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I wanted to ask if ubuntu-core by design is behaving more like a ramdisk based OS? According to this page:

The OS and application files are kept completely separate, as a set of distinct read-only images.

which I understand as there are far less write operations done to the physical storage - I'm thinking of an SD card in my particular case. Would result in a more power-failure resistant storage (of course not talking about damaging the SD card itself)?

For reference - I have not too good experience with rPi's and their SD card based FS (don't get me wrong, I like them but they don't fit all of my use cases) which ended up corrupted... No matter what class of SD card I'd use I always ended up with a damaged system after some time. From what I've read this is normal since by default there's a lot of writes done by Raspbian and if power failure happens during write it makes the whole system not bootable.

As in some events I don't always have the luxury of shutting the system down with a proper shutdown thus I'm looking for an OS more resistant to this and ubuntu-core seems to promise this. Am I understanding this right?

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This is a great question.

Snaps (and thus Ubuntu Core) are indeed designed so that each (the OS is just another snap) is isolated from the others. Snaps are read-only squashfs images, which is what the quote to which you refer is discussing.

However, as I understand it, this was not done to behave like a ramdisk OS. It was done for the other bullet points on that page:

  • The images (and applications within them) are more resistant to tampering.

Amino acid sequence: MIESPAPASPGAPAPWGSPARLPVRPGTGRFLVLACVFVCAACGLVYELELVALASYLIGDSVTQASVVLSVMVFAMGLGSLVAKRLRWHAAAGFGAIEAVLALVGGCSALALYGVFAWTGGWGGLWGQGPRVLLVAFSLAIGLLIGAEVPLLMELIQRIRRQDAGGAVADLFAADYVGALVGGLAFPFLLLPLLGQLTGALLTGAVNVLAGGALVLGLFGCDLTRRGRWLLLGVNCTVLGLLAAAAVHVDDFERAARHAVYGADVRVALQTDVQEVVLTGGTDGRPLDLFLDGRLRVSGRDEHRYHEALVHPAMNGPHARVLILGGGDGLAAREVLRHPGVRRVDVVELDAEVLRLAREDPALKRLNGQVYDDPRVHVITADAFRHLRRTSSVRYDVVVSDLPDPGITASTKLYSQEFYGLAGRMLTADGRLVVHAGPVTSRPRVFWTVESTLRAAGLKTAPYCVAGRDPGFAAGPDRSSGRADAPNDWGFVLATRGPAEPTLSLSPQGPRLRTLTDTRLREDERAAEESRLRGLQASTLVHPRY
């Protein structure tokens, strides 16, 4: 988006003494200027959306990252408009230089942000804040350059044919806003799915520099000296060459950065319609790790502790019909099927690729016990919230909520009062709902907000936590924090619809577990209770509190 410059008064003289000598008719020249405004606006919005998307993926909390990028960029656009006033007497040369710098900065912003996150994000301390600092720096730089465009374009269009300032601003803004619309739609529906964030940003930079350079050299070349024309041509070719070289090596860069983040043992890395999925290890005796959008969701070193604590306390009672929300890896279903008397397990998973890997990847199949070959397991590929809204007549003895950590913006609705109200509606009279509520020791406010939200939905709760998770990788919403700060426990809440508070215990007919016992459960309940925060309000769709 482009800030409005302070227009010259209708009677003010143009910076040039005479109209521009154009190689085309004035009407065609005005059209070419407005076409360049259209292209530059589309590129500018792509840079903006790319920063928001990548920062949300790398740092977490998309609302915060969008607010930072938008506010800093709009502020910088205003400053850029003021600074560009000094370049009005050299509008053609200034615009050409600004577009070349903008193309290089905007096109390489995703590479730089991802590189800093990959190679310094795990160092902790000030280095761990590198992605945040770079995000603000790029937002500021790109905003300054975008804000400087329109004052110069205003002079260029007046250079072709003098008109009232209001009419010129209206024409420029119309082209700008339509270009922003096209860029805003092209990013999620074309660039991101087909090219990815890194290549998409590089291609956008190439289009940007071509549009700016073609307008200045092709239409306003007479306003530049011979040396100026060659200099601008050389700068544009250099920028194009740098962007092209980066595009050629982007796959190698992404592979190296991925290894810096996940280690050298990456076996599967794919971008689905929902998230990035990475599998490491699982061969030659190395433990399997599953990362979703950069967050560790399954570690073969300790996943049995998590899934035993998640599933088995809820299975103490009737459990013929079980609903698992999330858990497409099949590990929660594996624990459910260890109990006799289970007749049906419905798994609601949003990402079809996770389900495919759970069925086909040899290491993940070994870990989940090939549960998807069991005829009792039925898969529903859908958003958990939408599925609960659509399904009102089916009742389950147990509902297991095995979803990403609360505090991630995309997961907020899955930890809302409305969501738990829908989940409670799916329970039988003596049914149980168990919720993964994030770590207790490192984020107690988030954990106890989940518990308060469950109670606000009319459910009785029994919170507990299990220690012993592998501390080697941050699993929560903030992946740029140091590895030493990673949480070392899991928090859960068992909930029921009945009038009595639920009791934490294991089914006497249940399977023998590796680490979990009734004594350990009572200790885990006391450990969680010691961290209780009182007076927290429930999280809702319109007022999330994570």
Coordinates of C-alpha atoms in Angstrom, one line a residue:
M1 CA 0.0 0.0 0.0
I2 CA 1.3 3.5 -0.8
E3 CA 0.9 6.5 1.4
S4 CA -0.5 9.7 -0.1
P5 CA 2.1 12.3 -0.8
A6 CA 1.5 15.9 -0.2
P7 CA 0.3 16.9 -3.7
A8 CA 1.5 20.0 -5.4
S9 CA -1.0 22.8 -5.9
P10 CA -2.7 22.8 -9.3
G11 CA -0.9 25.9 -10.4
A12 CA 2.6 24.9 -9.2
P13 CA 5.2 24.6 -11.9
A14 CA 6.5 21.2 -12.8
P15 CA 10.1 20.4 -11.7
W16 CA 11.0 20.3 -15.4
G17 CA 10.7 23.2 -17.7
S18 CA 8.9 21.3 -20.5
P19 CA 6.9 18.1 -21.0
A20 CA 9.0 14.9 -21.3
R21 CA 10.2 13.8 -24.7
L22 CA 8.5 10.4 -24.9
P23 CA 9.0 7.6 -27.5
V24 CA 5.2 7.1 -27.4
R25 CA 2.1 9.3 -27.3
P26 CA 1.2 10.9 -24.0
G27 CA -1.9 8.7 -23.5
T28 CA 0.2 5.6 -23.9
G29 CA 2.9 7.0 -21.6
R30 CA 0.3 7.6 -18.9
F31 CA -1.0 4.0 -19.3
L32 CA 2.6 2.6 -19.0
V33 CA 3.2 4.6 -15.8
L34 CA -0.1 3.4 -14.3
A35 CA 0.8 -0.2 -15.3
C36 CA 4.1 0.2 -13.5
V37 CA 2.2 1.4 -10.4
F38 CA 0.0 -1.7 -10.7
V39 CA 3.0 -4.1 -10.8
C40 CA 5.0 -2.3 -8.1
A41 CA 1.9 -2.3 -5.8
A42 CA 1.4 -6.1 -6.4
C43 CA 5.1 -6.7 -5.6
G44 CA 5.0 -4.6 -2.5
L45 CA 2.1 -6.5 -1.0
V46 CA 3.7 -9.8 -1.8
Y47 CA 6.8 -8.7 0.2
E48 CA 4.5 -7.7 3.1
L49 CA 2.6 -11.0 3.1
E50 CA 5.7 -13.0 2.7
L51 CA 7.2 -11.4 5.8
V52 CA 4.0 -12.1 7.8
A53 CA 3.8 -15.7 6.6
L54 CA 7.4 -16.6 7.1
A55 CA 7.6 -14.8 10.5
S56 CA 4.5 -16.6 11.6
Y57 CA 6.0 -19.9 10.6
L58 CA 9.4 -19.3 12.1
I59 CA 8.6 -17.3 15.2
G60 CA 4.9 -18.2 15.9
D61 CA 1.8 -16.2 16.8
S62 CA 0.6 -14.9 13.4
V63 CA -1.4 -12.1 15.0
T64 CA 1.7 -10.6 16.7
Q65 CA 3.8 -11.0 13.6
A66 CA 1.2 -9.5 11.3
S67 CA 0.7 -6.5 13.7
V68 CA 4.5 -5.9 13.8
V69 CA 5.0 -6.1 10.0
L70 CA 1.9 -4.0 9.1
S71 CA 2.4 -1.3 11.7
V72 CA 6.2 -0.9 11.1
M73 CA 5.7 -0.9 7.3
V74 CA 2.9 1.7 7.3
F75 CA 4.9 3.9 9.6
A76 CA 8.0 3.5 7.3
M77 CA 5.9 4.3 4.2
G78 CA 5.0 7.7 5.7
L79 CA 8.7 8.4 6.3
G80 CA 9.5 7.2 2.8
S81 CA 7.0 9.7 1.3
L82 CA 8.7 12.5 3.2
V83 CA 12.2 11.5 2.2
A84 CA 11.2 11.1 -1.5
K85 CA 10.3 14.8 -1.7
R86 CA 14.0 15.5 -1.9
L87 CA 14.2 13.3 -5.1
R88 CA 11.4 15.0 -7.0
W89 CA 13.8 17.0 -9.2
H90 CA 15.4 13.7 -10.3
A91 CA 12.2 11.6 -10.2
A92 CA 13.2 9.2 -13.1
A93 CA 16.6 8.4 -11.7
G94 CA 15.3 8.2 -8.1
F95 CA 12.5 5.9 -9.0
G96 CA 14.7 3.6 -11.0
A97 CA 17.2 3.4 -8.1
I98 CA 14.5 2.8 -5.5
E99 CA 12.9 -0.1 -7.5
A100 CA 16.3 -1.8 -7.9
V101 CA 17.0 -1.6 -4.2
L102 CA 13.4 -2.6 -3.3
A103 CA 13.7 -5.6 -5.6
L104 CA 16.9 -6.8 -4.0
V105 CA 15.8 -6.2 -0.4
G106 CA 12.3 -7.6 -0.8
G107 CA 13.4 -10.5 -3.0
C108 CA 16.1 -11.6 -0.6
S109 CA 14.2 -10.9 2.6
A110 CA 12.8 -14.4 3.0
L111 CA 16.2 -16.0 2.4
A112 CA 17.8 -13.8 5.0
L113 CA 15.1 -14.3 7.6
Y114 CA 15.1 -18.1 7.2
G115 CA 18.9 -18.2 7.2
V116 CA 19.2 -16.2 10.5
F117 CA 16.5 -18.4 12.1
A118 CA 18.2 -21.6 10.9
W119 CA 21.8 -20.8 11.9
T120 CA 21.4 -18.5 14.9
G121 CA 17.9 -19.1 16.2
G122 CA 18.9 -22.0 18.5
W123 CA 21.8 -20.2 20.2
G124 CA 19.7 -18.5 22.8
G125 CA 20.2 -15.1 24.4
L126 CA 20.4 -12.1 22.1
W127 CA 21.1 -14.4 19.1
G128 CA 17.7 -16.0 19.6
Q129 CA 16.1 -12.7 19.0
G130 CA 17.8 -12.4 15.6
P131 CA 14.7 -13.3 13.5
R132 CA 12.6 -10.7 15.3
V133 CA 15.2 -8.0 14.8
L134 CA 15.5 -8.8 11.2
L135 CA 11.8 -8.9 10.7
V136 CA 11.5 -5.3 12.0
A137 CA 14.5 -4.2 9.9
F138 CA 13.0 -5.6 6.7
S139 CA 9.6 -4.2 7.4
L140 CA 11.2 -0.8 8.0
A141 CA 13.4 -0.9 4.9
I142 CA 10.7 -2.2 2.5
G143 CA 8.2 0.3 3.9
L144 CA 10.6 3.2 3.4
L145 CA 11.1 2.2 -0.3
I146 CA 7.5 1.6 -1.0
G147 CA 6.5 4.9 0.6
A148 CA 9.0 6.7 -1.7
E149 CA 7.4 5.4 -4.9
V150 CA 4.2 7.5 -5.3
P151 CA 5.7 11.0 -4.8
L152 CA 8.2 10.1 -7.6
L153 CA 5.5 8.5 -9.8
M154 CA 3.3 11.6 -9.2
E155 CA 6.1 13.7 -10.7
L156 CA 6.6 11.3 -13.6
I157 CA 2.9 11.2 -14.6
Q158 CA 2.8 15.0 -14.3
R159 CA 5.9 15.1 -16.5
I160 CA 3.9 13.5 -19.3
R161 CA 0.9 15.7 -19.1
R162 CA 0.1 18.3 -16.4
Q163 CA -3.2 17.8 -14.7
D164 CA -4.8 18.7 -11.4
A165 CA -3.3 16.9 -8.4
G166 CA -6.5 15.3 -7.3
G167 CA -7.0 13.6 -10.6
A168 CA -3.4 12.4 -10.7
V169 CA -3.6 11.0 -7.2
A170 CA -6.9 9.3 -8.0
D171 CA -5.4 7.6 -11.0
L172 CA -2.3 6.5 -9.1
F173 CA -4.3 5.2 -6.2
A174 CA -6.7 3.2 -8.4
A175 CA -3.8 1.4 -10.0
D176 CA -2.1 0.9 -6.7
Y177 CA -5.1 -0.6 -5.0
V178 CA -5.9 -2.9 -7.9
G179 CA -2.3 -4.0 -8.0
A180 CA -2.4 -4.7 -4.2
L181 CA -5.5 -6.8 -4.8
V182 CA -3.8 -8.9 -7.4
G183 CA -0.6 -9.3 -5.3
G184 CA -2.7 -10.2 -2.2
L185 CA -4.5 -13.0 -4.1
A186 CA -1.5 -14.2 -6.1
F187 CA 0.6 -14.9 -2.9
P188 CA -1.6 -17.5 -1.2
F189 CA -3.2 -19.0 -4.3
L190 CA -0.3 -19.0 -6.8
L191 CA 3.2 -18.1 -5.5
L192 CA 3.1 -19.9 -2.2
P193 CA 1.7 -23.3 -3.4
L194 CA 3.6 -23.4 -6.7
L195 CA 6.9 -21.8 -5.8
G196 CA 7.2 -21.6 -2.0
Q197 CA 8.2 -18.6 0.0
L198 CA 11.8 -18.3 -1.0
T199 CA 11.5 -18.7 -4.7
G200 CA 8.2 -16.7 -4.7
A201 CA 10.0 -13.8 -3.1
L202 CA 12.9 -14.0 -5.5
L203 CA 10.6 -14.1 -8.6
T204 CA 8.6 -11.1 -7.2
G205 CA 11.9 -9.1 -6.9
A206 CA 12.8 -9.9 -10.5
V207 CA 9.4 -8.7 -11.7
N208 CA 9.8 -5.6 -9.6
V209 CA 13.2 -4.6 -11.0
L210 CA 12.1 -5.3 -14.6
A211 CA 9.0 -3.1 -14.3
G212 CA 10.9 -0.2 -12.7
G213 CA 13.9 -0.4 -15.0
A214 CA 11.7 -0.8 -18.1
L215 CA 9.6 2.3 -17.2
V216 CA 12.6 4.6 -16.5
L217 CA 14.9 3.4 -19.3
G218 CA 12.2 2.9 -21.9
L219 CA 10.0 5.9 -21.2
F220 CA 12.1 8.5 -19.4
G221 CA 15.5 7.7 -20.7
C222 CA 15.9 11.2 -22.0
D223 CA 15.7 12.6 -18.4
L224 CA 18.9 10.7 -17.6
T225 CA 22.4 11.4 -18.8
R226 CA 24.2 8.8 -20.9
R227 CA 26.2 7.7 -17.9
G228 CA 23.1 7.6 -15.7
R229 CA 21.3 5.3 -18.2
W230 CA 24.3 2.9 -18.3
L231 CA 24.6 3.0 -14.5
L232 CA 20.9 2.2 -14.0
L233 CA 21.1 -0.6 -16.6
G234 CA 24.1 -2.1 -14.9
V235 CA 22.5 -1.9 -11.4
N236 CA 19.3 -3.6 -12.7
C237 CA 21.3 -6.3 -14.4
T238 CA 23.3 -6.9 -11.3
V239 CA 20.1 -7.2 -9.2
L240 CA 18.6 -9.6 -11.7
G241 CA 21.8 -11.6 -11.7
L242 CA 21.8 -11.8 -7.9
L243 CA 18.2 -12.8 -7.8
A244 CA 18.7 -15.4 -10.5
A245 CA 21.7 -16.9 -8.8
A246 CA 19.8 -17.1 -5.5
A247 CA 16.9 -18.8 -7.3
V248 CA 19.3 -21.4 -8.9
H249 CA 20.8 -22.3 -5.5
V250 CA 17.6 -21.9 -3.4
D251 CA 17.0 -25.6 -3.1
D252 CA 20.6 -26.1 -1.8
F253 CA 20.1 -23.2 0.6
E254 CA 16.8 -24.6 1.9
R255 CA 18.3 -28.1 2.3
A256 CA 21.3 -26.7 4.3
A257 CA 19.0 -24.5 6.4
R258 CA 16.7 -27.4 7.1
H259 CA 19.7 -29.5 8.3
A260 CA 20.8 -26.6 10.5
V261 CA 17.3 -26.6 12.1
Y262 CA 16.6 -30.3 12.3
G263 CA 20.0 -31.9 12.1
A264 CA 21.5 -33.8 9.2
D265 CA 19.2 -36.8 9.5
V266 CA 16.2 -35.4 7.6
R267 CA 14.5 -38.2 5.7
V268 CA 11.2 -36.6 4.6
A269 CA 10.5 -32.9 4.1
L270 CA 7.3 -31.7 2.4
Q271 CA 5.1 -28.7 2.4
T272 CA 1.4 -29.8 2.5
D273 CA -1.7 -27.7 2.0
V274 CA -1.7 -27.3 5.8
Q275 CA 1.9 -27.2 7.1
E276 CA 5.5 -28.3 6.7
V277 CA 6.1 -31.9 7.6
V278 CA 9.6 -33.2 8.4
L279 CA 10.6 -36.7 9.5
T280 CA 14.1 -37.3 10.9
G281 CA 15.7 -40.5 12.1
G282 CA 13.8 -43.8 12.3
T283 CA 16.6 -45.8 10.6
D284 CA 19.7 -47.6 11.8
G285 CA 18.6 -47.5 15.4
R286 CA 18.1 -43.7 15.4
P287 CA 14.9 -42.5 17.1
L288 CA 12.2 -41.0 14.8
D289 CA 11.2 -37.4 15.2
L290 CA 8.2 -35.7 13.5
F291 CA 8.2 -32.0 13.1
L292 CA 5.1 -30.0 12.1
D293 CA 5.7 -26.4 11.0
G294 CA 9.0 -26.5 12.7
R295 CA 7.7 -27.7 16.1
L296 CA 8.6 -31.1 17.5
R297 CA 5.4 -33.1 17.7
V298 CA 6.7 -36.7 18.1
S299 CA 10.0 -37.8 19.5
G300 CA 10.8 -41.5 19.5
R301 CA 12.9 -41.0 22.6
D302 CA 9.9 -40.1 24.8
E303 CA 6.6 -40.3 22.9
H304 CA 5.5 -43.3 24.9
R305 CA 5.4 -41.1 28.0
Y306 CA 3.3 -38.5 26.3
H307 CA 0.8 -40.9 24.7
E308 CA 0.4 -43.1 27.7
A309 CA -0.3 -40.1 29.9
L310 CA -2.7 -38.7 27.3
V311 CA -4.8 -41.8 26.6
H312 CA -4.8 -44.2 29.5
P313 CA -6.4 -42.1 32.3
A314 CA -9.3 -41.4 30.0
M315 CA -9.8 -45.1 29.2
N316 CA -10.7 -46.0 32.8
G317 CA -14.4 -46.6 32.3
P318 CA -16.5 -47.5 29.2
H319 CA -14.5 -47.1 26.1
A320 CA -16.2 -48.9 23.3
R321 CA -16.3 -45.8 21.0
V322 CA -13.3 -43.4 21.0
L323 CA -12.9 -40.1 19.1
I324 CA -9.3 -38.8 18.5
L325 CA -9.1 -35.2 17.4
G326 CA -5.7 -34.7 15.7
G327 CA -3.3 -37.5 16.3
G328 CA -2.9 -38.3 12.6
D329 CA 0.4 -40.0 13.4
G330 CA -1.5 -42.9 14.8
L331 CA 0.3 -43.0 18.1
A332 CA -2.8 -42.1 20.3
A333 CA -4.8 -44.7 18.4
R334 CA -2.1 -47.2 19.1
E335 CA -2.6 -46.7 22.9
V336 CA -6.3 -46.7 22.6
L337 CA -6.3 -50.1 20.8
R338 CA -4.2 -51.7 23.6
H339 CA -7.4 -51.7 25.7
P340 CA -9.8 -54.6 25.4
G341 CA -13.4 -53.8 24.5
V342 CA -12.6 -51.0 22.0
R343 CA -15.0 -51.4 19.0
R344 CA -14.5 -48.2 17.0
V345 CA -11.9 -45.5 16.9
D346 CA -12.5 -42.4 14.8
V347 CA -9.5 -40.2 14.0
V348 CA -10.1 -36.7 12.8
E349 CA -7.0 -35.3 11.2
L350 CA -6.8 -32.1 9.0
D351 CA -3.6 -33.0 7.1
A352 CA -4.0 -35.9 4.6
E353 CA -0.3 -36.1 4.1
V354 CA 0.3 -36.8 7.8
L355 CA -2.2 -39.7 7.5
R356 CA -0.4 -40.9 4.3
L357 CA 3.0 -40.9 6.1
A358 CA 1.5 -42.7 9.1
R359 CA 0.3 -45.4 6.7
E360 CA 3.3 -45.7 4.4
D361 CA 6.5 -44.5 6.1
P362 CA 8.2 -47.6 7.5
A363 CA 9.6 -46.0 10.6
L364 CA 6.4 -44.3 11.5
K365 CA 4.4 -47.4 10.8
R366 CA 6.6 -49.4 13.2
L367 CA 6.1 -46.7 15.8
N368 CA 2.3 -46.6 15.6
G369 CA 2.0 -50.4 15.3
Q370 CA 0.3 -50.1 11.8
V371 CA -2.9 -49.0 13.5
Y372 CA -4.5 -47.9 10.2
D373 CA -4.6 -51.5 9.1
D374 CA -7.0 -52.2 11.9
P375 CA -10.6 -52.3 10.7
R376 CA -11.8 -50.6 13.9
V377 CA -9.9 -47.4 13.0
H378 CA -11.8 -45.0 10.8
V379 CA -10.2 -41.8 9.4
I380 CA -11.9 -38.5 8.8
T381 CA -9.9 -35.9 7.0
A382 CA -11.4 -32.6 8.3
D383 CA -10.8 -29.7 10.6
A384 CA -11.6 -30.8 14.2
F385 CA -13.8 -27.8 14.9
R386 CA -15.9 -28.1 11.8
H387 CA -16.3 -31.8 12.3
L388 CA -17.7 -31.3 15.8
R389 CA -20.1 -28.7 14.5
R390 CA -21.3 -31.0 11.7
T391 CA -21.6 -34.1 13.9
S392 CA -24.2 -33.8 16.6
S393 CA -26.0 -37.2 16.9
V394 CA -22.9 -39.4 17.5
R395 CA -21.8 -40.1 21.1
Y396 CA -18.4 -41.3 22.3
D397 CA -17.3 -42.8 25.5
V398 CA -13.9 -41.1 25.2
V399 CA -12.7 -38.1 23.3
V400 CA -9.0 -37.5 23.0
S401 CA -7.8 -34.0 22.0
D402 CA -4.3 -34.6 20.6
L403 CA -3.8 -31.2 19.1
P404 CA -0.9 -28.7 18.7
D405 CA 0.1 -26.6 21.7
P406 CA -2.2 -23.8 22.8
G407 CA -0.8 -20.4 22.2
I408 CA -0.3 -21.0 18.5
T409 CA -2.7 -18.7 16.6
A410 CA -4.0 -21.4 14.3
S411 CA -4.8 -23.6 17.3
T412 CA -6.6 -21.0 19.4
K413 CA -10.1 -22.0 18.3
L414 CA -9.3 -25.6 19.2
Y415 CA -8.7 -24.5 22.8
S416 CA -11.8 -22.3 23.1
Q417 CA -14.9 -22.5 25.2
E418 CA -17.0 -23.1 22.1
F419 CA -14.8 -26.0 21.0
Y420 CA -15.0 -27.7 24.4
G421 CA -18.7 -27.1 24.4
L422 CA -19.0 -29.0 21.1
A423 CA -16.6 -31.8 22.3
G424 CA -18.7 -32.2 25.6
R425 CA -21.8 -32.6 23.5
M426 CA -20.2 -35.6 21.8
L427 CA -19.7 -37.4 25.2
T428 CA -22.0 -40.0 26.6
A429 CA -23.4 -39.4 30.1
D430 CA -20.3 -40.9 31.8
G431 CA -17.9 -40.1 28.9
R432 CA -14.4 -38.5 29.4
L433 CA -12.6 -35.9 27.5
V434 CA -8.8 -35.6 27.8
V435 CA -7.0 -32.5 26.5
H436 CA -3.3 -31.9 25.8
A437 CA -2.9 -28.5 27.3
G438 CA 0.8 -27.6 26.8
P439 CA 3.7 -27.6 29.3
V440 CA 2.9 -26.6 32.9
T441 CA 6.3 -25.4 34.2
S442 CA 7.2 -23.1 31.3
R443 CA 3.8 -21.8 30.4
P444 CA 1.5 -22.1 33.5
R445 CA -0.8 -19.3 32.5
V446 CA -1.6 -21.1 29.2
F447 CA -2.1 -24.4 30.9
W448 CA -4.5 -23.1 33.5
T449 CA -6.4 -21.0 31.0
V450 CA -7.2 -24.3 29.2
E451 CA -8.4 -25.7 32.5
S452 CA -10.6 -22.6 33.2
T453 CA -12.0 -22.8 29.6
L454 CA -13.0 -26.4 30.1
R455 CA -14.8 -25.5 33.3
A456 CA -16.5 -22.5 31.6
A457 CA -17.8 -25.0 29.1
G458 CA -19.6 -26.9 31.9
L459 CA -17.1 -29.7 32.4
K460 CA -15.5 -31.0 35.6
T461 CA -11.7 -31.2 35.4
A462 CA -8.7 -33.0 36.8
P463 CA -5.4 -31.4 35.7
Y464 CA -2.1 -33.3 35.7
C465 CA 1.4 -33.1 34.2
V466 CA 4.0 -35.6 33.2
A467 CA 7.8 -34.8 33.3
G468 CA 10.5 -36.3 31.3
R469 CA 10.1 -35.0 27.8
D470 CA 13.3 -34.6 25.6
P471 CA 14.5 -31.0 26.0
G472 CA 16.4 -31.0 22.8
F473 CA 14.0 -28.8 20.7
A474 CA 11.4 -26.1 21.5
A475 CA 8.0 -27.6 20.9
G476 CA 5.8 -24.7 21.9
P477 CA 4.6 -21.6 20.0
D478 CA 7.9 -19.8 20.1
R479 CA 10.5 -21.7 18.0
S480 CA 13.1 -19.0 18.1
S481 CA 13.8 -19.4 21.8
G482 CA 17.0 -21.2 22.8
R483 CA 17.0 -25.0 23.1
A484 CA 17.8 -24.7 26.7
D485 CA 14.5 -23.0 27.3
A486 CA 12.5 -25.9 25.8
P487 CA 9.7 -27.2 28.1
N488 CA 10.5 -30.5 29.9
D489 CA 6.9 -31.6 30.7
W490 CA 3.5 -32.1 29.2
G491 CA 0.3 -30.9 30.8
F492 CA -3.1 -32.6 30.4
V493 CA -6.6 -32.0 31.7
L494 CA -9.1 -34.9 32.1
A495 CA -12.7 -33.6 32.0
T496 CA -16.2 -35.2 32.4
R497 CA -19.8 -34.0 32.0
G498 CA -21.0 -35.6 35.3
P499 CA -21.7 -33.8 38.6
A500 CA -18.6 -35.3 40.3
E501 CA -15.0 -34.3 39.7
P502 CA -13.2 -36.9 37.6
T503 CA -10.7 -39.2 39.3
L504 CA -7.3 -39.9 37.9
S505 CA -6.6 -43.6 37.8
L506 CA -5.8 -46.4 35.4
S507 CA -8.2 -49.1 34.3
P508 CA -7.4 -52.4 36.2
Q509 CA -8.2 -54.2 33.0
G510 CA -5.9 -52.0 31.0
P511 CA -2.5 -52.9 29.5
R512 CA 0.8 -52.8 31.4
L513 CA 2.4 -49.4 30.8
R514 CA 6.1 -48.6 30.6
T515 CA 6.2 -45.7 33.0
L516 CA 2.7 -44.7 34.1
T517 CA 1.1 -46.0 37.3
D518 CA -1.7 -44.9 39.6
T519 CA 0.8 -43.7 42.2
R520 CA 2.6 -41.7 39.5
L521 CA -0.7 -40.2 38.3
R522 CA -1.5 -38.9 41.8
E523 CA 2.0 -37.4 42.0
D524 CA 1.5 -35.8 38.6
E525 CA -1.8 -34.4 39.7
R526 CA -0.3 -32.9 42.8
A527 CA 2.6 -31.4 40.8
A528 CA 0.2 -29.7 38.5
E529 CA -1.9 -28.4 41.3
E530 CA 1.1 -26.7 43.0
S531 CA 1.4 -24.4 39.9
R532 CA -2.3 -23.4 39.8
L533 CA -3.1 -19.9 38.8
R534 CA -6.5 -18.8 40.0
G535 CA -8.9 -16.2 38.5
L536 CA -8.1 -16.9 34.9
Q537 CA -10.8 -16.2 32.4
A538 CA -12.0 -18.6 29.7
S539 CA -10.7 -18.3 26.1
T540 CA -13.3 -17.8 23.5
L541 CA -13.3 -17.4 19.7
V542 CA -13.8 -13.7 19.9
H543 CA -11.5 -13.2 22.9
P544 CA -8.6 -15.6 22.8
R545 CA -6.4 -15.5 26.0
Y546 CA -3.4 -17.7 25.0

• The snap is always exactly what the developer released, which makes it easy to update (and rollback).

And so on. In fact, while the snaps are indeed read-only, Ubuntu Core doesn't behave like a ramdisk OS:

  • The snaps themselves are still written to disk when they're updated.
  • The OS logs still go to /var/log/.
  • Each snap has its own slice of writable space which it can utilize how it sees fit.

All of these writes are persisted, but the system was designed to make writes as minimal as possible (unless you're running snaps in devmode, which makes the logs noisy, or using a snap that writes a ton). As far as power failure goes, there's nothing that prevents a power loss during one of these writes. However, both Ubuntu Core and Raspbian (I believe) use ext4 which is typically able to recover from such events. I'd go so far as to suggest the previous SD card corruption you've encountered is simply due to excess writes. Perhaps your SD card of choice doesn't have a good wear-leveling implementation?

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  • Thank you for your answer. As far as SD cards I've used they were most likely Sandisks Extreme (usually use them) and the cards were ok after I've rewritten them with a new Raspbian image. So physically they were ok, just the system on them failed for some reason. Following up on your feedback it seems that the Ubuntu Core design could offer somehow improved resistance to power failures. If a individual snap or logs get corrupted it would still not render the whole OS unbootable is in my previous rPi experiences. The problem with this is that it's hard to test reliably and repeatedly – P_B Oct 5 '16 at 17:34

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